For the 1967 Universal Exposition in Montreal, Alfa Romeo was selected from among all international manufacturers to present a car that represented the “highest aspiration of modern man in terms of cars”.
Mike Nichols’ film “The Graduate”, which was released in 1967, celebrated the Spider Duetto as one of the most desirable cars in the United States and worldwide, because it encapsulated the spirit of freedom that pervaded those years. It was a golden age for Alfa Romeo, which became a global icon of cool. The Milanese automaker’s popularity did not escape the organisers of EXPO 1967, the theme of which was "Man and His World". Alfa was asked to build a car that represented the ultimate incarnation of motoring at the time.
However, the Universal Exposition was only nine months away and the company’s elation at being selected for this honour was tempered by the pressure of having to create an exceptional car in record time. Producing a car completely from scratch was out of the question, so the Giulia Sprint GT was chosen as a base and Carrozzeria Bertone was commissioned to style the bodywork.
In Bertone's workshop, 29-year-old Marcello Gandini designed an elegant, low and streamlined coupé. The originality of the design owed much to the low radiator grille and plunging bonnet that half-concealed the headlights behind distinctive louvred eyelids, a novel and innovative solution that improved the car’s aerodynamic profile. The car’s sloping windscreen, two long L-shaped doors and six air vents on each C-pillar were also among the many stylistic features that would become iconic of this model. Other distinguishing touches included the almost horizontal glass tailgate, the Kamm tail-cum-spoiler and the double twin tailpipe in the centre. Two identical specimens were made, both painted in pearl white.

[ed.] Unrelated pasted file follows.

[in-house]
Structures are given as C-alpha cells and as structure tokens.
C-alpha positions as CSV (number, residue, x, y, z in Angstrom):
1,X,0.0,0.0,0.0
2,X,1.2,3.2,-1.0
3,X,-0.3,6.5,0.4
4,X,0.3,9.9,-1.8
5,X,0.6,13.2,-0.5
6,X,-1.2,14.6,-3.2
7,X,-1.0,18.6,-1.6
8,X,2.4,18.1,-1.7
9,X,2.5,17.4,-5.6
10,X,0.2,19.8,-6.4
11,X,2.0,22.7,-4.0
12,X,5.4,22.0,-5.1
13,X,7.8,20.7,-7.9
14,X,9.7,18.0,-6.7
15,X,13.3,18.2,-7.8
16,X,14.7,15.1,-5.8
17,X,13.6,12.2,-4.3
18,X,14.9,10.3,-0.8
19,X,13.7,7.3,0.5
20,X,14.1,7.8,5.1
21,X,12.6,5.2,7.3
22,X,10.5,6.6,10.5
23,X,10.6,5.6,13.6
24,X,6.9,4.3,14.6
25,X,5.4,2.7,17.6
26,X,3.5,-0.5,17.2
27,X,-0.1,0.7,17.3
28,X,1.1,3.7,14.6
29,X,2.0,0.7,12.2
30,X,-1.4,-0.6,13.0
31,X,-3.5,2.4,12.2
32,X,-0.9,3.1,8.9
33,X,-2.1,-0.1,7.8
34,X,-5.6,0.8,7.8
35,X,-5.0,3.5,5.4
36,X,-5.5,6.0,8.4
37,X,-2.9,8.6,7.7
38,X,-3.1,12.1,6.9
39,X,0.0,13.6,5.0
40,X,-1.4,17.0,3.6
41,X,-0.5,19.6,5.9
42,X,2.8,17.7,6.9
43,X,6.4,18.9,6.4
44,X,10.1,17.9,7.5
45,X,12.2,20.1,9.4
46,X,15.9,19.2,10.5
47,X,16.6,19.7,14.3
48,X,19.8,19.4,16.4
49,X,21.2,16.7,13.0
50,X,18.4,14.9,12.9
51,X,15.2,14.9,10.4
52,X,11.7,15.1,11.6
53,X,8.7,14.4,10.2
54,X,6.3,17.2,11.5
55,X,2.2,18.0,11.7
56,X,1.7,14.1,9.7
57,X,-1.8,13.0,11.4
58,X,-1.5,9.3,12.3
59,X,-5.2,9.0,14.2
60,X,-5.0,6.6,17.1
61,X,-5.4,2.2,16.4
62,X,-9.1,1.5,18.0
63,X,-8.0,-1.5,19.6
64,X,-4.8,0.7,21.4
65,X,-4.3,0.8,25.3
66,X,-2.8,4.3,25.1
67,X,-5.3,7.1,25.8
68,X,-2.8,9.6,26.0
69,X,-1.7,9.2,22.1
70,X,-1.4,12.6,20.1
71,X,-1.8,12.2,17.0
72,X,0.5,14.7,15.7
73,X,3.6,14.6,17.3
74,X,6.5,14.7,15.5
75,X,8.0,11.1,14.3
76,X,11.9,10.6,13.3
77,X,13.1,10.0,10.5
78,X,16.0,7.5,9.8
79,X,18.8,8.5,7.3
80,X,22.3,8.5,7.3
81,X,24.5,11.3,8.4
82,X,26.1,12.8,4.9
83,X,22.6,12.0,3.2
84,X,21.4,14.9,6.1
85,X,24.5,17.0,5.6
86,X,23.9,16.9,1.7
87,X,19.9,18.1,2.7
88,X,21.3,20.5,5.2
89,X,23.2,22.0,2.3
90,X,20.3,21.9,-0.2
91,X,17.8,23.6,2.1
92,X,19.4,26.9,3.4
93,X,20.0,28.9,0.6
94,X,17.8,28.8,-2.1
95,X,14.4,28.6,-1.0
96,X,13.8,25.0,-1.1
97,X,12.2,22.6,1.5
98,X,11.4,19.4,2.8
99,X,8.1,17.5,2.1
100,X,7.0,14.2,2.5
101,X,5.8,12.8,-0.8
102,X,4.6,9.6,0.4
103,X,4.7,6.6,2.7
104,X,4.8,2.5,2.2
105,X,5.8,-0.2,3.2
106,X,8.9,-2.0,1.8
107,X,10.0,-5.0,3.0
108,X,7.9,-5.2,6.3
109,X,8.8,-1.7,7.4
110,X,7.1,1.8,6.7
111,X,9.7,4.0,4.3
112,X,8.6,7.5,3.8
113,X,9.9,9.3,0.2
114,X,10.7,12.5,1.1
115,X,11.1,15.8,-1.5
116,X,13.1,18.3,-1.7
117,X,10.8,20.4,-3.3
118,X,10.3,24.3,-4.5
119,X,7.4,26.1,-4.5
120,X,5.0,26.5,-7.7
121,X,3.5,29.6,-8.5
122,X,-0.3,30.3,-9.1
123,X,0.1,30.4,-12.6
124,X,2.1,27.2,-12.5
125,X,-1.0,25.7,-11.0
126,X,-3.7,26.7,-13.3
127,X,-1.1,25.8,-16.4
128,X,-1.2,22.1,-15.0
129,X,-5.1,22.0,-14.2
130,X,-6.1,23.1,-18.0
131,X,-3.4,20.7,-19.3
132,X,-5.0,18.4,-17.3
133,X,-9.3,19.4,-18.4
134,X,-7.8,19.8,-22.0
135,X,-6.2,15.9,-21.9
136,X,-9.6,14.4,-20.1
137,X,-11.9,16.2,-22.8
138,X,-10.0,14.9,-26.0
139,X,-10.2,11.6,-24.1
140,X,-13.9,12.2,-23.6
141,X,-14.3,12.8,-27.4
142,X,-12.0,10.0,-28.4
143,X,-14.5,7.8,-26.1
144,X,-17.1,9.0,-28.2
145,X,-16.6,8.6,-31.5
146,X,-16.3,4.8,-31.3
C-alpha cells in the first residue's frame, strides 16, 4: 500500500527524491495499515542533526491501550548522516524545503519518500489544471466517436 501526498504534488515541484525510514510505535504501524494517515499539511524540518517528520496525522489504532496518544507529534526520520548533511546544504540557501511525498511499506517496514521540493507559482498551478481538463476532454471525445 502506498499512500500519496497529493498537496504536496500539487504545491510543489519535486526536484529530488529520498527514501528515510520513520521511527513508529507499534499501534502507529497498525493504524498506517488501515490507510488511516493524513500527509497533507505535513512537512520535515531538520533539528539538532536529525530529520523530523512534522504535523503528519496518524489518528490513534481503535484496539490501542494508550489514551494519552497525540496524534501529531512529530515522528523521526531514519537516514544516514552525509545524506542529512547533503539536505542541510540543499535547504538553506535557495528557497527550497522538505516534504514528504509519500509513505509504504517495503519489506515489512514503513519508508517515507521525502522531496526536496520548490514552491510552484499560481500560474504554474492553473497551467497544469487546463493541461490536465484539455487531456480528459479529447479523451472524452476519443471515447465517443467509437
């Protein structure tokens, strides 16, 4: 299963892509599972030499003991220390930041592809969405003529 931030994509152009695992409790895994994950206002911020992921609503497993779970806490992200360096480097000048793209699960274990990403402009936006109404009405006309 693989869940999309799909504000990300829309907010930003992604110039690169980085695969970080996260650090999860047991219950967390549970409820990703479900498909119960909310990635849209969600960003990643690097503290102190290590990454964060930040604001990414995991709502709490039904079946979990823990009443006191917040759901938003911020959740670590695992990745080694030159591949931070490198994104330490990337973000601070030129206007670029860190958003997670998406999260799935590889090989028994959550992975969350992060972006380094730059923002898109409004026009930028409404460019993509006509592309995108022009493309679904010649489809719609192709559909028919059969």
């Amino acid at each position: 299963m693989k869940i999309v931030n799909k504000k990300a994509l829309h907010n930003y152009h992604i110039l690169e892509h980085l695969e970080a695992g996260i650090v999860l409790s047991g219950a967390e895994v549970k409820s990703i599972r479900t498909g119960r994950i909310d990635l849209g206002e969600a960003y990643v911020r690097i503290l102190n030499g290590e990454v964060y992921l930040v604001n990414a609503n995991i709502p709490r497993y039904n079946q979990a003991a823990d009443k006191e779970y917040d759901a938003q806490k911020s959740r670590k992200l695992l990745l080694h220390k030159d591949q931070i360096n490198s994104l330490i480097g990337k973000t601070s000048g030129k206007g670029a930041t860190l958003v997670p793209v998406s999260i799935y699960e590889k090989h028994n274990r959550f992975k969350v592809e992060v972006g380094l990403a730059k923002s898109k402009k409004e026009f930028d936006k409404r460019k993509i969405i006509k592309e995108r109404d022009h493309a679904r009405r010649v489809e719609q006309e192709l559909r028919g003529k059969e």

The two concept cars – which are now called the Alfa Romeo Montreal Expo – were exhibited at the entrance to the Universal Exposition, in the pavilion entitled “Man the Producer”. By means of a peculiar effect using mirrors, the image of the two prototypes was infinitely repeated throughout the exhibition space. Both cars are now part of the FCA Heritage collection and are kept in the Alfa Romeo History Museum.
The extraordinary success of the two concept cars at the 1967 Expo convinced the Alfa Romeo management to create a coupé very similar to the Bertone prototype, but with upgraded mechanicals including a powerful V8 engine from the 33 Stradale.
Marcello Gandini further flexed his design talent by converting the EXPO '67 prototype into a mass-produced touring berlinetta. The bonnet was raised to accommodate the V8 engine from the 33 Stradale, the displacement was increased to 2.6 litres and power output was decreased from 130 HP to around 77 HP/litre to make the car more docile and suitable for road use. The exterior styling was also tweaked and the mass-produced Montreal rode slightly higher than the two prototypes displayed in Canada, although the headlight blinds were retained. The varied range of available colours accentuated the vehicle’s personality and catered to contemporary tastes, almost in contrast with the "lunar" pearl white finish chosen for the two concept cars. The most eye-catching colours were metallic gold, Verde Termico green, Marrone Luci Di Bosco brown beige and iconic lobster orange, as seen on the specimen exhibited at the Alfa Romeo Museum in Arese.
The Montreal was presented at the Geneva International Motor Show in March 1970, but only became available to order two years later. The price was set at 5,700,000 lira.
Between 1970 and 1977 a total of 3925 cars were produced. This limited number was due to the decline in popularity of sports cars caused by the oil crisis of the 1970s. Even today it remains a crowd-pleaser due to its shapely figure and elegance, traits it shared with Hollywood divas during its heyday. And Hollywood doesn’t seem to have forgotten the Montreal: in 2017 a magnificent rare specimen in black made a standout cameo appearance alongside Charlize Theron in the movie Atomic Blonde.